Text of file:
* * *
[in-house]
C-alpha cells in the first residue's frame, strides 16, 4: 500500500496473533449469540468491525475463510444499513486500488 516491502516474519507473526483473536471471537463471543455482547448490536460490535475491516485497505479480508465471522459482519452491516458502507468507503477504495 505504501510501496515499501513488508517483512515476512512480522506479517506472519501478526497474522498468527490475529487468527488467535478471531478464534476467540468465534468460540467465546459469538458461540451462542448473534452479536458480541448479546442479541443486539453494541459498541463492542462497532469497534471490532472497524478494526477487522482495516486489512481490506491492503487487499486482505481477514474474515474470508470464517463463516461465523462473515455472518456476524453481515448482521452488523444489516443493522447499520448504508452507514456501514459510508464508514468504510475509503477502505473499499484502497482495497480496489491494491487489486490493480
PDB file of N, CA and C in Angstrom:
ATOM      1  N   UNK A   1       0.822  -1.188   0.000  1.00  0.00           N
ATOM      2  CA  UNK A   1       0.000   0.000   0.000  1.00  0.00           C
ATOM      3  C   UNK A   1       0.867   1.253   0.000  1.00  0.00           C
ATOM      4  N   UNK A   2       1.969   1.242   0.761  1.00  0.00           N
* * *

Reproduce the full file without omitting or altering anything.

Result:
[in-house]
C-alpha cells in the first residue's frame, strides 16, 4: 500500500496473533449469540468491525475463510444499513486500488 516491502516474519507473526483473536471471537463471543455482547448490536460490535475491516485497505479480508465471522459482519452491516458502507468507503477504495 505504501510501496515499501513488508517483512515476512512480522506479517506472519501478526497474522498468527490475529487468527488467535478471531478464534476467540468465534468460540467465546459469538458461540451462542448473534452479536458480541448479546442479541443486539453494541459498541463492542462497532469497534471490532472497524478494526477487522482495516486489512481490506491492503487487499486482505481477514474474515474470508470464517463463516461465523462473515455472518456476524453481515448482521452488523444489516443493522447499520448504508452507514456501514459510508464508514468504510475509503477502505473499499484502497482495497480496489491494491487489486490493480
PDB file of N, CA and C in Angstrom:
ATOM      1  N   UNK A   1       0.822  -1.188   0.000  1.00  0.00           N
ATOM      2  CA  UNK A   1       0.000   0.000   0.000  1.00  0.00           C
ATOM      3  C   UNK A   1       0.867   1.253   0.000  1.00  0.00           C
ATOM      4  N   UNK A   2       1.969   1.242   0.761  1.00  0.00           N